Okay, I left out a few nice things the ESPN trio had to say about Globe Life Field — apparently the fence height is “perfect,” according to Gonzalez, which is totally a reason to spend $1 billion to build an entirely new stadium — but the upshot is that they think this is a “middle-tier” stadium, not the best or the worst, with a “corporate” feel but some nice brick columns. That’s something that could be said of lots of modern stadiums, including the one it replaced, but I guess they had to come up with something to say beyond “it would have been more impressive if they’d kept the old stadium and set a billion dollars on fire in center field.”

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The NFL’s plan is to keep poking at the virus until people start getting sick

So this happened:

Before anyone gets too excited and/or horrified, the Miami Dolphins, Tampa Bay Buccaneers, and Jacksonville Jaguars have all said they’re going to continue to operate at 20-25% capacity for the time being. This was just Gov. Ron DeSantis making clear that he lifted all restrictions on outdoor sporting events two weeks ago, when he also prohibited local governments from enforcing tougher restrictions or even fining people for not wearing masks. (If you’re wondering how that’s working out, virus rates in Florida haven’t surged so far, staying fairly level — though still high — but then, it generally takes more than two weeks for a surge to take hold, and also when you’re dealing mostly with stochastic spread via superspreader events, there is a lot of randomness involved as to whether and when a surge kicks in.)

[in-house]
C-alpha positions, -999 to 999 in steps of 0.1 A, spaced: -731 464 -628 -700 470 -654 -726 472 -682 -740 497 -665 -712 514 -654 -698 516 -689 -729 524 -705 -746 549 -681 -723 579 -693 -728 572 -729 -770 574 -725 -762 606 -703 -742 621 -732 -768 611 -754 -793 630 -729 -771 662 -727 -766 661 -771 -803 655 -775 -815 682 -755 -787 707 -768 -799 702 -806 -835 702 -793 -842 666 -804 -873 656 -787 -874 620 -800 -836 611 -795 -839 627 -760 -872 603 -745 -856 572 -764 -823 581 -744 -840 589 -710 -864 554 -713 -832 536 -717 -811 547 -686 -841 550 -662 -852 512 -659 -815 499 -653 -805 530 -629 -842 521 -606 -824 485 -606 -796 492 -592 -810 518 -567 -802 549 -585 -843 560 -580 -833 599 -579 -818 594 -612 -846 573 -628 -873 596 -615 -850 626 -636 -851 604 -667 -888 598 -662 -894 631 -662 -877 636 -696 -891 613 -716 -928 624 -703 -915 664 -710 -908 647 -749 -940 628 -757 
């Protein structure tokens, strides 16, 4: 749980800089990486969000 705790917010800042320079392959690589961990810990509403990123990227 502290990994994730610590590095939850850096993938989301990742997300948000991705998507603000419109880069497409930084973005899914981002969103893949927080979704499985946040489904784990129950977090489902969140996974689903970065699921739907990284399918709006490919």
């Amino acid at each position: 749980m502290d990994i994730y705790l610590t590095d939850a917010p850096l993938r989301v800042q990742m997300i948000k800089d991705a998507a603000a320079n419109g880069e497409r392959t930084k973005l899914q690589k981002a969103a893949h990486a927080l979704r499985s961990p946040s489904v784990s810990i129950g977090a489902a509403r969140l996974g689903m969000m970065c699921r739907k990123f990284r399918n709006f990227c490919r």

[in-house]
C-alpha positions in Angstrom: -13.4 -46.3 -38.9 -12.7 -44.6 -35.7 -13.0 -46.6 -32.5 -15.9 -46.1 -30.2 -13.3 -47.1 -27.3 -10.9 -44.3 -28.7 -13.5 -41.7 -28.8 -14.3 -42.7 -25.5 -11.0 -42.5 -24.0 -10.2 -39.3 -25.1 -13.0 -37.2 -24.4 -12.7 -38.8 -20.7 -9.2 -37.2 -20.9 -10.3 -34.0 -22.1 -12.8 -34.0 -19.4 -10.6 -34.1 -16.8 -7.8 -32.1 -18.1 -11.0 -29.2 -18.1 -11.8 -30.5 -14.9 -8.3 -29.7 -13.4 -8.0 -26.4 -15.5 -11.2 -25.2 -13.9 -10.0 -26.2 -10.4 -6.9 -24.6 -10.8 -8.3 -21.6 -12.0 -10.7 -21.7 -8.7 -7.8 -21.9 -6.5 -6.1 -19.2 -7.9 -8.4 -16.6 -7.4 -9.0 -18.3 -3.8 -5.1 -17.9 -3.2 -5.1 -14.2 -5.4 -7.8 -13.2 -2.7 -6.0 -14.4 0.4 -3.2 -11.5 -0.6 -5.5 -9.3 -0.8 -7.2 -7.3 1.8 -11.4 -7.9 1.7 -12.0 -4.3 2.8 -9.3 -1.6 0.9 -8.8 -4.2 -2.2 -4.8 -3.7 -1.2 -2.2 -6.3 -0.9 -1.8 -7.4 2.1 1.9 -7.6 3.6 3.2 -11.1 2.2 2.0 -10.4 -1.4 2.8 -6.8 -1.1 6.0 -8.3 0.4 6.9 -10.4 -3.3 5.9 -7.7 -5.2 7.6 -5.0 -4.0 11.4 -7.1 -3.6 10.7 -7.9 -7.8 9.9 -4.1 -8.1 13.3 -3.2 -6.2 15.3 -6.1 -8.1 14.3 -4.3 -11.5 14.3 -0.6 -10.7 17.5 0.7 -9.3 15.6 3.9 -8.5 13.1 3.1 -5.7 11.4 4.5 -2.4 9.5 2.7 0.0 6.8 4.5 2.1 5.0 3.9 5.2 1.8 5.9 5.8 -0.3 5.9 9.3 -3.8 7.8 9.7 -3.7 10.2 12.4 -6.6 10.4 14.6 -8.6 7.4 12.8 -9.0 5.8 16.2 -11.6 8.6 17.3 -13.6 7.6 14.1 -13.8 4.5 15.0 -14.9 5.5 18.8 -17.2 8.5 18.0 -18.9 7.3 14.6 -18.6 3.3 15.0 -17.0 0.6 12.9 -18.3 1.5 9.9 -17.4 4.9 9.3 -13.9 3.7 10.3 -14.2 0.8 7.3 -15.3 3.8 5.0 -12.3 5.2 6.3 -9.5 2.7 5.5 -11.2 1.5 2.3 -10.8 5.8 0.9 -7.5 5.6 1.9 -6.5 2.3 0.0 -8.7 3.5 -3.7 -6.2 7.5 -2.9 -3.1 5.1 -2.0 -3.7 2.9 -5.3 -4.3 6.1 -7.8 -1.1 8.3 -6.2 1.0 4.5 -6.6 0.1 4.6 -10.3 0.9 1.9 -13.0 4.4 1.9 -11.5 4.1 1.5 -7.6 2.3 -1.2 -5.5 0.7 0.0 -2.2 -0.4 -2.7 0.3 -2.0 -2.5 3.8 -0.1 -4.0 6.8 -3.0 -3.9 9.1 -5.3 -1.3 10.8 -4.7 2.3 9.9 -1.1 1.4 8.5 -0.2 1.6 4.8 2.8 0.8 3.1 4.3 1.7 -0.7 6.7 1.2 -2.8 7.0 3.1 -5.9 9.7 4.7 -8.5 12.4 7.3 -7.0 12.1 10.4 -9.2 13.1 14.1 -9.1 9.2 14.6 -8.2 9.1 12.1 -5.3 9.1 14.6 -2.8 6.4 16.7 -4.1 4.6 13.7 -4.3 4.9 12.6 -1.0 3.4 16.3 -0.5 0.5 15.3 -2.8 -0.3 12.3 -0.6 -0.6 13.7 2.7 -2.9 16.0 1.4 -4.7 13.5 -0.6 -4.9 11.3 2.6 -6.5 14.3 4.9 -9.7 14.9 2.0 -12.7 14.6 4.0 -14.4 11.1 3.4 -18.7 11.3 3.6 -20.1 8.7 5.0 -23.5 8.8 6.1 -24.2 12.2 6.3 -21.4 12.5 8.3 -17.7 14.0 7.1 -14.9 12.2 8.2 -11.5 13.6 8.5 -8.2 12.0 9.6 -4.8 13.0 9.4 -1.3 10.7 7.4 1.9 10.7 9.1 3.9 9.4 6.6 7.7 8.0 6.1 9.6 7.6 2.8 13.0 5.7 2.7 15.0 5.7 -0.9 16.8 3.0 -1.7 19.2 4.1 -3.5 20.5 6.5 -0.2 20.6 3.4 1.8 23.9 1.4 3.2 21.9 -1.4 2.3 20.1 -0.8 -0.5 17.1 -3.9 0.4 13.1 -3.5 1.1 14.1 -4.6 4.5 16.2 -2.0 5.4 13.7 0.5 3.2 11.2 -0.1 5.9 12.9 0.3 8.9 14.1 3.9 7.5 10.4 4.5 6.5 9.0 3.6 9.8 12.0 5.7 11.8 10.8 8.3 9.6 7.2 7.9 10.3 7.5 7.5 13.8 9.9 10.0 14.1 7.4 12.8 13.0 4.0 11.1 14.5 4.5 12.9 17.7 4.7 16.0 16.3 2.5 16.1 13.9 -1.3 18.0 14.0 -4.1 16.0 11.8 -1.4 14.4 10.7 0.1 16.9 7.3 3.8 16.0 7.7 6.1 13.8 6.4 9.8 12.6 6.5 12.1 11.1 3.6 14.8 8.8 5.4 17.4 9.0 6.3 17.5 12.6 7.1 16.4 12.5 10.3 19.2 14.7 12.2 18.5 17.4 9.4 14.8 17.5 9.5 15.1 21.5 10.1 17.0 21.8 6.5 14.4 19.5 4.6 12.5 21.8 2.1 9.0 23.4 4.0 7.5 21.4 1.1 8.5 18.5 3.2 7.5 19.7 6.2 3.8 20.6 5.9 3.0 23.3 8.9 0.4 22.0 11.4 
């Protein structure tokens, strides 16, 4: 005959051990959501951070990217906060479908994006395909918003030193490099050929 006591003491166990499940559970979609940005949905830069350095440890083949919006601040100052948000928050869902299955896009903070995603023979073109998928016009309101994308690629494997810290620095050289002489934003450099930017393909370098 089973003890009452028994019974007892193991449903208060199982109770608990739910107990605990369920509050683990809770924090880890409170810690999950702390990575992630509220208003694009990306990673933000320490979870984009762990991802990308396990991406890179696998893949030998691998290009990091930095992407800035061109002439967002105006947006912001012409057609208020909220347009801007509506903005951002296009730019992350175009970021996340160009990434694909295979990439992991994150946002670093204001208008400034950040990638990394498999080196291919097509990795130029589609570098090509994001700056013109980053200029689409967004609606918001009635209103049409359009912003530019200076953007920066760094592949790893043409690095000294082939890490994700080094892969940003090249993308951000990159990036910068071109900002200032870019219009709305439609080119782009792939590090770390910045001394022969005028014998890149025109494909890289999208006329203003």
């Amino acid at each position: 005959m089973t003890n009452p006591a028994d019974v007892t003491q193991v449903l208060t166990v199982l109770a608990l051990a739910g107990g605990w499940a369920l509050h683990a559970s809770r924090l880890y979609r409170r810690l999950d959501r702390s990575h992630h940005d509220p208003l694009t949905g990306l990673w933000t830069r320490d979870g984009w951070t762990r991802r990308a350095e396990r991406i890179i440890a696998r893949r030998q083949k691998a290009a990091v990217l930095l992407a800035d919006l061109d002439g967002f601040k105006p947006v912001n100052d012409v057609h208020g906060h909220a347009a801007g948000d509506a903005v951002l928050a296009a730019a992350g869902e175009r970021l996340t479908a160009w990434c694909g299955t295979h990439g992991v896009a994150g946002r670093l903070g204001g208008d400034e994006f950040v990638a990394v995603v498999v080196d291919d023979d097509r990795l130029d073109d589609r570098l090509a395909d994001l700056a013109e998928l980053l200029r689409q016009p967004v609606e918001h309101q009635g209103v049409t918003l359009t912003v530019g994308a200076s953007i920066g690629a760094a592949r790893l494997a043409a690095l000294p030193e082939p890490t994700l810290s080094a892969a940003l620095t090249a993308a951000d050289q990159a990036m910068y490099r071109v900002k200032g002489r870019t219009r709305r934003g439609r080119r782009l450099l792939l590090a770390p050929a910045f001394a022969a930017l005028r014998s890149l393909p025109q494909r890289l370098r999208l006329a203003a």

So, props to the NFL for not immediately opening the fan floodgates in Florida, sure. But that’s hardly an indicator of a league that is concerned with safety above else. As we’ve seen this week — and as Barry Petchesky adeptly recounted yesterday at Defector — the league is currently dealing with a cascade of outbreaks on teams that has now caused a couple of games to be postponed, and could end up with even more. And, writes Petchesky, it was all totally predictable:

We don’t know a lot about COVID-19, but we know a few things about sports. We know bubbles, deployed by the NBA and NHL, and by MLB for its postseason, can work. We know that not-bubbling, like MLB tried for its abbreviated regular season, doesn’t work, at least not if your goal is to avoid having to cancel or postpone games. We know the NFL, due to the sheer size of its rosters and the massive logistical undertaking that staging a football game requires, probably can’t enter a bubble. We also know that it can’t afford to postpone many more games before a backlog pushes the Super Bowl into June.

That caveat re: MLB’s non-bubble is important: If the goal of “let’s let baseball teams all play in the home stadiums while still seeing their families and going to the grocery store and whatnot” was to keep anyone from getting infected, yeah, it was a disaster. But if the goal was to find a way to limp through a season with lots of postponements and makeup doubleheaders because players weren’t willing to be separated from their families for three months — the NBA and NHL were already up to playoff season, so their bubbles didn’t have to last as long — then it worked exactly as planned.

The NFL, of course, can’t stage doubleheaders, and can’t easily reschedule too many games without adding additional weeks to the season. And with 64-player rosters (48 active, 16 on a practice squad), plus a sport that involved a lot more contact than baseball (though we’re still not clear whether that’s the main risk or it’s just gathering indoors in clubhouses that mostly spreads the coronavirus), that’s a lot more dice being rolled every week than for other sports, so it’s absolutely no surprise that we’re seeing outbreaks.